Ikey Fowler

On a Medicare card Part A will have the word “Hospital” beside it. Because of that Medicare Part A is most commonly known as the inpatient or hospitalization part of Medicare. This means when a Medicare beneficiary is admitted into the hospital most of the services that are received are filed under Medicare Part A. This sounds simple but sometimes it’s not.

Medicare Part A has a deductible of $1,484 per benefit period. Notice two things here. First is the deductible of $1,484. If you are admitted into the hospital and had Original Medicare only, you would owe the first $1,484 of your stay. This deductible covers hospital services, including semi-private rooms, meals, general nursing, drugs as part of your inpatient treatment, and other hospital services and supplies.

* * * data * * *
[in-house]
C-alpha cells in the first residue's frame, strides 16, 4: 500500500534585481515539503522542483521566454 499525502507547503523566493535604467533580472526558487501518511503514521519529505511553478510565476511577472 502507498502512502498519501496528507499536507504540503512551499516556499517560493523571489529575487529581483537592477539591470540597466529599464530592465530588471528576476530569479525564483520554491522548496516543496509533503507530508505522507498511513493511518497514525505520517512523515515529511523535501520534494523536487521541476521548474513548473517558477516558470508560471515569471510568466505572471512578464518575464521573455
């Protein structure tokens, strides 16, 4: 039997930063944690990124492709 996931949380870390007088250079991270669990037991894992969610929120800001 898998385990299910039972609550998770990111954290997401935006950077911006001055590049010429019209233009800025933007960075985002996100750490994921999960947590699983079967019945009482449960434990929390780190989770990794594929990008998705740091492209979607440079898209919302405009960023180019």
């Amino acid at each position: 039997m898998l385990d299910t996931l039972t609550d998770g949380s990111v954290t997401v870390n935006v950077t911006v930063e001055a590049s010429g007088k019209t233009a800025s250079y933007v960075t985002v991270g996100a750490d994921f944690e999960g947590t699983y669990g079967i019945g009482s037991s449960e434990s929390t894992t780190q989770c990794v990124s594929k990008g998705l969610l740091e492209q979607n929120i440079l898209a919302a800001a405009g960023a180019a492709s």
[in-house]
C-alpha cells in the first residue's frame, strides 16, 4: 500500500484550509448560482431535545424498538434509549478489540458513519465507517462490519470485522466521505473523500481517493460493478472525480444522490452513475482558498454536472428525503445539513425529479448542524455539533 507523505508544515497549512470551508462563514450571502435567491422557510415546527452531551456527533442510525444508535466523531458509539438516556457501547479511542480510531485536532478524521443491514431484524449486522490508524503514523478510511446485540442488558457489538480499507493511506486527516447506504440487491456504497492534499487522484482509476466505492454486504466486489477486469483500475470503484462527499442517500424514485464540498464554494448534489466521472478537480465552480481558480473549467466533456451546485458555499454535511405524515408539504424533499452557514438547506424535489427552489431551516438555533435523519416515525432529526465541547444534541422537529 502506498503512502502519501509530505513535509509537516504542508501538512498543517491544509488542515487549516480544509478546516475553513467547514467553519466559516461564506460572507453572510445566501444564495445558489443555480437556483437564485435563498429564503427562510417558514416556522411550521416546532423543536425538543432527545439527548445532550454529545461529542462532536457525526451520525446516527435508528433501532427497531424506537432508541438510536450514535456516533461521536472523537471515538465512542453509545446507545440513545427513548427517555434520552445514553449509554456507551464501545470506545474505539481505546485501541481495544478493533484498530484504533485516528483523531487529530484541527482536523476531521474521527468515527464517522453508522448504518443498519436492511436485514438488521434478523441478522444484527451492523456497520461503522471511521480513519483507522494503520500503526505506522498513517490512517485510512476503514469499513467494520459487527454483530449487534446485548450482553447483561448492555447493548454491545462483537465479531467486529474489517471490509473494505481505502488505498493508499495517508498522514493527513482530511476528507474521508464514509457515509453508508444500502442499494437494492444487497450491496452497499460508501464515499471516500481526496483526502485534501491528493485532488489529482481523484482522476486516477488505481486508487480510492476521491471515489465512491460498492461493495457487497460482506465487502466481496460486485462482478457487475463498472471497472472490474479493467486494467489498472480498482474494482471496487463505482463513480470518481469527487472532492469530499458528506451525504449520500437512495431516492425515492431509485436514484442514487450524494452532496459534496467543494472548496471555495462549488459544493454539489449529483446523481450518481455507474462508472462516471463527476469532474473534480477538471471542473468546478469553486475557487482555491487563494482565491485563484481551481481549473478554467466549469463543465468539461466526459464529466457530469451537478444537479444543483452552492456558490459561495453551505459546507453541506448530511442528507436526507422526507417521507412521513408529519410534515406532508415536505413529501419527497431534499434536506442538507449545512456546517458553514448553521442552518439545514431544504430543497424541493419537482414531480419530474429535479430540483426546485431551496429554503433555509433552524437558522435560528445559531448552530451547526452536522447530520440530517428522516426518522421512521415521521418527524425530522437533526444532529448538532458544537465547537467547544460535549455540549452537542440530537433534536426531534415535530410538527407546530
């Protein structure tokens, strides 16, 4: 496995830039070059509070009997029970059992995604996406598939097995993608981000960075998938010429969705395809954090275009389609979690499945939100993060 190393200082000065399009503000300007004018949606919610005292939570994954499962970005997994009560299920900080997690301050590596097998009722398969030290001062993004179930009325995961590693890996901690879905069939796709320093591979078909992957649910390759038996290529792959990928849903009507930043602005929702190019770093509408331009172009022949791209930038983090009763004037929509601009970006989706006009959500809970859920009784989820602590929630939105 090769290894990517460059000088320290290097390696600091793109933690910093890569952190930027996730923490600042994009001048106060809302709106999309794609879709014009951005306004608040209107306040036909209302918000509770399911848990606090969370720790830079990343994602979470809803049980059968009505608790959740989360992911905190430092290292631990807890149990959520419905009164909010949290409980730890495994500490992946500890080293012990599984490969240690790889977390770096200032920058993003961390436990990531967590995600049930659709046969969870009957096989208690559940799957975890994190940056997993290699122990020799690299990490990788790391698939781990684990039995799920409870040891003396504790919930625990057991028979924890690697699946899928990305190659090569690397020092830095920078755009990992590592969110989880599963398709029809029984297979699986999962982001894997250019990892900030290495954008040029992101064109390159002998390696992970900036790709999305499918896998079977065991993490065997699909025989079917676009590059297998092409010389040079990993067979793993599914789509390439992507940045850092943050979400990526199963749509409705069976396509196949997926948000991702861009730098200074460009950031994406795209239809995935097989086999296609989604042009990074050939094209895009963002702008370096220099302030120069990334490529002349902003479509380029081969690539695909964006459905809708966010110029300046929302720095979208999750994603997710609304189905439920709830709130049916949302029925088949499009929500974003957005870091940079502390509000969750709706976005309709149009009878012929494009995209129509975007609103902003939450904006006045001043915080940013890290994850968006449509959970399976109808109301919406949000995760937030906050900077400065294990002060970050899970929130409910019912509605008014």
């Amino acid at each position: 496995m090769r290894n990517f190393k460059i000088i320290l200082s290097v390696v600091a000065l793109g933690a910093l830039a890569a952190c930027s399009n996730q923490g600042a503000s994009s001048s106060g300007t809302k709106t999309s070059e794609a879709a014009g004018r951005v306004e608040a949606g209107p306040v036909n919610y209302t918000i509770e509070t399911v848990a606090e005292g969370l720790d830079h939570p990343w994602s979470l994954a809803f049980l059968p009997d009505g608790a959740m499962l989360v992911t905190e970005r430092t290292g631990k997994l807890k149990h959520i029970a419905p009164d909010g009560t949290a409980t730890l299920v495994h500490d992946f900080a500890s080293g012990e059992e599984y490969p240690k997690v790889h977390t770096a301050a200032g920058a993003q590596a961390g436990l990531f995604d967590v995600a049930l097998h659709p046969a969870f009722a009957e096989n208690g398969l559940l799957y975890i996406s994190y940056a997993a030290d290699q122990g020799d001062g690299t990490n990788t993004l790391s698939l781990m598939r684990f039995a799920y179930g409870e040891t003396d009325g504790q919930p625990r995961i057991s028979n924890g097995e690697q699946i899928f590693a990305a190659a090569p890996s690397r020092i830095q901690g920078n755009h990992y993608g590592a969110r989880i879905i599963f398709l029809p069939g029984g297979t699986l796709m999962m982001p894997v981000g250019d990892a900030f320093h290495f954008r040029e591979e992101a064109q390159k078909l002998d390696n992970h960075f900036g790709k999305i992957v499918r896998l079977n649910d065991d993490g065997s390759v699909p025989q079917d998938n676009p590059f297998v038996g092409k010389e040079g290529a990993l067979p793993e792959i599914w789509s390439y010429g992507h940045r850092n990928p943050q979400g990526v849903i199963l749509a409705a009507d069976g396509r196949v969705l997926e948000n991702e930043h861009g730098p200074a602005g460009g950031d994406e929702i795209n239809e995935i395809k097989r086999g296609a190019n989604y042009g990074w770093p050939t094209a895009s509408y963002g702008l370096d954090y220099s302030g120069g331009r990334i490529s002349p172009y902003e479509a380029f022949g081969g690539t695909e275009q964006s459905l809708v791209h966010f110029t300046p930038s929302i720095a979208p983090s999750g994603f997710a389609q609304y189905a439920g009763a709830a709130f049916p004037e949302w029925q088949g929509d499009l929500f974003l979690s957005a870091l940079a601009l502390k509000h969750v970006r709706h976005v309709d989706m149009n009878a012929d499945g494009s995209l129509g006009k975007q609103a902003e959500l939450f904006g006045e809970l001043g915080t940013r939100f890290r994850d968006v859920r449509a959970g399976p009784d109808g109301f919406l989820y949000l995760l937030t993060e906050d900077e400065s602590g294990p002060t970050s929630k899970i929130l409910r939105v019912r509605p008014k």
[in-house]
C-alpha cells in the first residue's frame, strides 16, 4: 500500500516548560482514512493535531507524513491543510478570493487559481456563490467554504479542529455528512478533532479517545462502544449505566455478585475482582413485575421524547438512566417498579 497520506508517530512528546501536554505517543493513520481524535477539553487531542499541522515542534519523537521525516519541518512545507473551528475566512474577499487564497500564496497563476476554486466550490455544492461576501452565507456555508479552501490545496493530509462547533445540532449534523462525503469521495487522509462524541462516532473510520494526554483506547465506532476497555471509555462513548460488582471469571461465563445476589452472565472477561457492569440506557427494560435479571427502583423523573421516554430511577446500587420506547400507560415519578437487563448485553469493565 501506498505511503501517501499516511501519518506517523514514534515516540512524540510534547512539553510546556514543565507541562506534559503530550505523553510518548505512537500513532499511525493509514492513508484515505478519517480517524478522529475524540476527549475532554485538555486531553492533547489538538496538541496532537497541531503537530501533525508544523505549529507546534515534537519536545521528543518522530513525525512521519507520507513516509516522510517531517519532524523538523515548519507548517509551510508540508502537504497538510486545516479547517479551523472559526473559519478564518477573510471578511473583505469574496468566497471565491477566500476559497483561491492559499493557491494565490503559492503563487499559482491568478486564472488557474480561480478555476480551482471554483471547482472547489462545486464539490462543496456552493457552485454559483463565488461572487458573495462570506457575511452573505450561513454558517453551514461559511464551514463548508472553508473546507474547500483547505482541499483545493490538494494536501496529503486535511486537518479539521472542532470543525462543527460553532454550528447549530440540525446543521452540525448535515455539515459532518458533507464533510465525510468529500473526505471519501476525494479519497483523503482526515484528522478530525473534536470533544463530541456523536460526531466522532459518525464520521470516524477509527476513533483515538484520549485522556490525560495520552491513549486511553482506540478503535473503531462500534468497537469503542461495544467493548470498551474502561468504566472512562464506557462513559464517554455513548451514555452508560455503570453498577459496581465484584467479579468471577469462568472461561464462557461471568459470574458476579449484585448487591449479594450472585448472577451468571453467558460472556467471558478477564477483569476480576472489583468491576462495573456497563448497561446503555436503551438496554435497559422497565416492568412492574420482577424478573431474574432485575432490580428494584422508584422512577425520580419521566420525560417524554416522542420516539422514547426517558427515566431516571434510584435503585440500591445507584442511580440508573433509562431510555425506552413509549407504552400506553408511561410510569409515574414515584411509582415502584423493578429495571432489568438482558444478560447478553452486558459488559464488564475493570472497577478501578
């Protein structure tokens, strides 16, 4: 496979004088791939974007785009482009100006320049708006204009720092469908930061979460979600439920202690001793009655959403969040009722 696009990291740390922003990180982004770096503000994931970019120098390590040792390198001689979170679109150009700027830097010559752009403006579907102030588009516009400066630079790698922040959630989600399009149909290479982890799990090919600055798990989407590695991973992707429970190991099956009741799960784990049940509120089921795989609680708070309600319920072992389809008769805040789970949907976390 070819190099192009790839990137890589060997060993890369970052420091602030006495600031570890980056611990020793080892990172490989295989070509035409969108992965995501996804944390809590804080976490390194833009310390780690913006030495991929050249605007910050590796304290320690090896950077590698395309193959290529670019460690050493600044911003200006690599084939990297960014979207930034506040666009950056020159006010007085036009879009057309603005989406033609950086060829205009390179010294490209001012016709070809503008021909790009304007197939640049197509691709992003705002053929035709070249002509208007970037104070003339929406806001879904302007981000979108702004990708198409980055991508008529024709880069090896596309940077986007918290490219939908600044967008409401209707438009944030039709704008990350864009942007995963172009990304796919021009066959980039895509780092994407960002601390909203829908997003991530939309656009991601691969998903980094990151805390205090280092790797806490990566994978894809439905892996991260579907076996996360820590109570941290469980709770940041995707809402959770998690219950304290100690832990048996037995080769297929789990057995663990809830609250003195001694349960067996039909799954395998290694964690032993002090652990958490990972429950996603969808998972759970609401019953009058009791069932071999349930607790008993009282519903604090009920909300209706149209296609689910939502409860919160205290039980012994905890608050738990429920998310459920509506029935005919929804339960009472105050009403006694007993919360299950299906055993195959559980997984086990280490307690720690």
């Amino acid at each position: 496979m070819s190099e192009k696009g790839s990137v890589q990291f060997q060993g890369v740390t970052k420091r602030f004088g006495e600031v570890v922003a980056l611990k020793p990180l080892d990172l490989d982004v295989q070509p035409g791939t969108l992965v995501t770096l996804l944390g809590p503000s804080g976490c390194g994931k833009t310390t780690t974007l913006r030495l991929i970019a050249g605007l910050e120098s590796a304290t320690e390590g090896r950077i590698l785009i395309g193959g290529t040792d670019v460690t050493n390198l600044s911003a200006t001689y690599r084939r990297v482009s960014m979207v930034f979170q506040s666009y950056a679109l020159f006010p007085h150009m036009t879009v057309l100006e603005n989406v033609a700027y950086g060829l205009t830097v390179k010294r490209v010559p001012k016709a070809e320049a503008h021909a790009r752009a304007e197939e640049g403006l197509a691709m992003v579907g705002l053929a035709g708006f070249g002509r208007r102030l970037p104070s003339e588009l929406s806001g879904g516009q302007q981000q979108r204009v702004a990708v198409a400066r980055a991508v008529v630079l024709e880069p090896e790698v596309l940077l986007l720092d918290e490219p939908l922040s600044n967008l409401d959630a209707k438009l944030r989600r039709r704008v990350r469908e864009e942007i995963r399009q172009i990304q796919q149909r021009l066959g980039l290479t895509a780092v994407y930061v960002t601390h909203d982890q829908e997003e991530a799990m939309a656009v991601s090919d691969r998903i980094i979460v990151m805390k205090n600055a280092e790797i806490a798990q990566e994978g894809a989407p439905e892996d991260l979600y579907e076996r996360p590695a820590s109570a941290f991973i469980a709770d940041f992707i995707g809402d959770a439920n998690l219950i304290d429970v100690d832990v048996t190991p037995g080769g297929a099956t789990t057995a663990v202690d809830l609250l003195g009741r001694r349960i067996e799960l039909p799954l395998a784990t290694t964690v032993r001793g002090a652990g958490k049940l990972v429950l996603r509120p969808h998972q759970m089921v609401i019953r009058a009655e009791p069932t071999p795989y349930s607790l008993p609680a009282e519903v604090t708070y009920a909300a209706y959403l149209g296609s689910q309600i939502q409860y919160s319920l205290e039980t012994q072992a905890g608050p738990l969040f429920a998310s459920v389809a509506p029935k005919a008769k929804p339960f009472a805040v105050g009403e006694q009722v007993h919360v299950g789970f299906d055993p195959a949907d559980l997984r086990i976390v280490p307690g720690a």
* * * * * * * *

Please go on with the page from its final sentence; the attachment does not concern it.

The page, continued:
The second thing to notice is the term “benefit period”. This tells you the deductible is not an annual deductible but could hit you more than once in a calendar year. A “benefit period” begins when you are discharged from a hospital or skilled nursing facility and ends when you haven’t received any inpatient care for 60 consecutive days. If you are admitted as an inpatient after the 60 days of no inpatient care a new benefit period begins, meaning another $1,484 deductible. Also if you are confined to the hospital for 60 consecutive days your deductible will cover you but on the 61st day you will begin paying a coinsurance. 

The good news is for most Medicare beneficiaries Part A is free. Free meaning you don’t pay a premium for it. The reason for this is while you are working you pay 1.45% of your pay check into Medicare. If you did that for 40 quarters you’re entitled to Part A for free. Next week will discuss the other benefits of Medicare Part A.

If you have questions regarding any aspect of Medicare or Medicare health plans feel free call us at Alabama Health Guidance (256-648-5710), stop by our office at 885 Florence Blvd (Four Lane Shopping Center) or email me at ikey@alabamahealthguidance.com.

Alabama Health Guidance is an independent insurance agency and is not affiliated with Medicare or any other government agency.